Austin is in the process of allowing housing cooperatives to apply for city housing financial aid in an effort to expand housing options and reduce rent for members of co-ops.
In a resolution passed unanimously by the Austin City Council on Aug. 17, the city manager is now tasked with finding ways to allow co-ops to become eligible for financial aid through the city’s affordable housing initiatives.
Residential co-ops, or buildings owned by a corporation whose residents are shareholders, have been cheaper alternatives for student living compared to dormitories or apartments for over 50 years. Mayor Pro Tem Kathie Tovo, whose district encompasses West Campus and the surrounding areas, sponsored the resolution and said it only made sense to give co-ops the same help other affordable housing alternatives receive.
“(Co-op residents) have a vested interest in making sure it remains affordable,” Tovo said. “The assets are shared, so you’re not subject to the whims of private development and market prices. There’s a built-in incentive to keep rent low.”
The resolution does not have an implementation deadline, but the city manager is directed to update the Council on their progress by Oct. 16. One new source of financial aid for co-ops would be from the city’s Down Payment Assistance Program. This program offers 0 percent interest deferred loans for up to $40,000, eliminating the need for current or potential co-ops to require large sums of money for their mortgage down payments.
The City Council also tasked the city manager with researching the possible inclusion of co-ops in the “right of first refusal” policy for tenants living in properties on the Repeat Offender Program. The program allows tenants to purchase their residences if the quality of housing is consistently substandard, such as residences with frequent mold or water damage. If implemented, the policy also gives tenants the right to block a sale of their residence to another owner in order to form a co-op.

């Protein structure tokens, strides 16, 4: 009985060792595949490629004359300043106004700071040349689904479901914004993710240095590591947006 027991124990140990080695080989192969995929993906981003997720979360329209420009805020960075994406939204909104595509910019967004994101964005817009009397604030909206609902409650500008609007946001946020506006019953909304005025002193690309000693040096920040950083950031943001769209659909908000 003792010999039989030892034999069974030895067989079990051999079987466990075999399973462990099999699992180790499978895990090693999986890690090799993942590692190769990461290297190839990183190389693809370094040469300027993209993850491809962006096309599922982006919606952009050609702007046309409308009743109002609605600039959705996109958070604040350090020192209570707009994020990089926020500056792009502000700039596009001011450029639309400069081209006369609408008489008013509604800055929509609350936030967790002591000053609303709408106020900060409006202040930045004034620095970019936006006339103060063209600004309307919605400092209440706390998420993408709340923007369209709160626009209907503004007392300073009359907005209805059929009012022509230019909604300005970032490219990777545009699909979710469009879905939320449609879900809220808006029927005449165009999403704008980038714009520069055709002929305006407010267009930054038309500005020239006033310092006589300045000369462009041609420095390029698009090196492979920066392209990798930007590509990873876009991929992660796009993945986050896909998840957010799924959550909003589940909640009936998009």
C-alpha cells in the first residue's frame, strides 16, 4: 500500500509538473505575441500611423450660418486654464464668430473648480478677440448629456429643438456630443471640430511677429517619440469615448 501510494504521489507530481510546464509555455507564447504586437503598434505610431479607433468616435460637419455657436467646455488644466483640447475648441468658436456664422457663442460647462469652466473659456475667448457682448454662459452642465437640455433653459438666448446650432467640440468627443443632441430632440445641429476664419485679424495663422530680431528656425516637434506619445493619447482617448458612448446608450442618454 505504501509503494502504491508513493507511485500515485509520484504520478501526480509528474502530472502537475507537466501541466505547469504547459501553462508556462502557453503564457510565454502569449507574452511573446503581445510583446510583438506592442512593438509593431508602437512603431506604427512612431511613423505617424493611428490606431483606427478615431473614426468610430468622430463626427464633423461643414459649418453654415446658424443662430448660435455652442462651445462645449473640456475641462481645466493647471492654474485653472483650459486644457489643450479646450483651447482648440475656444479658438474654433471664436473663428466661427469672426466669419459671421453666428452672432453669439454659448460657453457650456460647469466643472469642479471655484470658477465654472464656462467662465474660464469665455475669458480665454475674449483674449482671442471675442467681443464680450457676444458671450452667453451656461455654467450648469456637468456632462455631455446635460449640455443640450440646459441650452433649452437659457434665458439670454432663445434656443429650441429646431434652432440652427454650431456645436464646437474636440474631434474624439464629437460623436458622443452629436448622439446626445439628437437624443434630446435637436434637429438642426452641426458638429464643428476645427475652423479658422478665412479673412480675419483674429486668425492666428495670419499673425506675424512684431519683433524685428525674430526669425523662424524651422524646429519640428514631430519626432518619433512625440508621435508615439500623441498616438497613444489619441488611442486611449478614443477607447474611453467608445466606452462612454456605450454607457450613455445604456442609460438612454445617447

Tovo said this policy is especially important to ensure residents are not forced out of their homes because of higher rent placed by new owners. In some cases, the policy can even prevent residences from being purchased and demolished to build newer, more expensive apartment complexes, Tovo said.
Kim Garmany, development director for College Houses, a nonprofit that runs several co-ops in West Campus, said she’s especially excited about the resolution because College Houses just voted to build another co-op in West Campus, which is scheduled to open in the next several years and could likely be included in the Down Payment Assistance Program.
“Living closer to campus is best for students, and they need somewhere affordable to live,” Garmany said. “It’s becoming a real barrier for students being able to live conveniently close to the University.”
Computer science freshman Ella Robertson, a resident of Taos Co-op, said co-ops were the only housing option that was both in her price range and close to campus. Robertson said the city’s efforts to increase affordable housing are vital because of the lack of cheap places near campus.
“It’s much needed, especially with the cost of tuition rising at UT,” Robertson said. “I just don’t see how they can expect us to afford housing as it is now and tuition. It’s not reasonable.”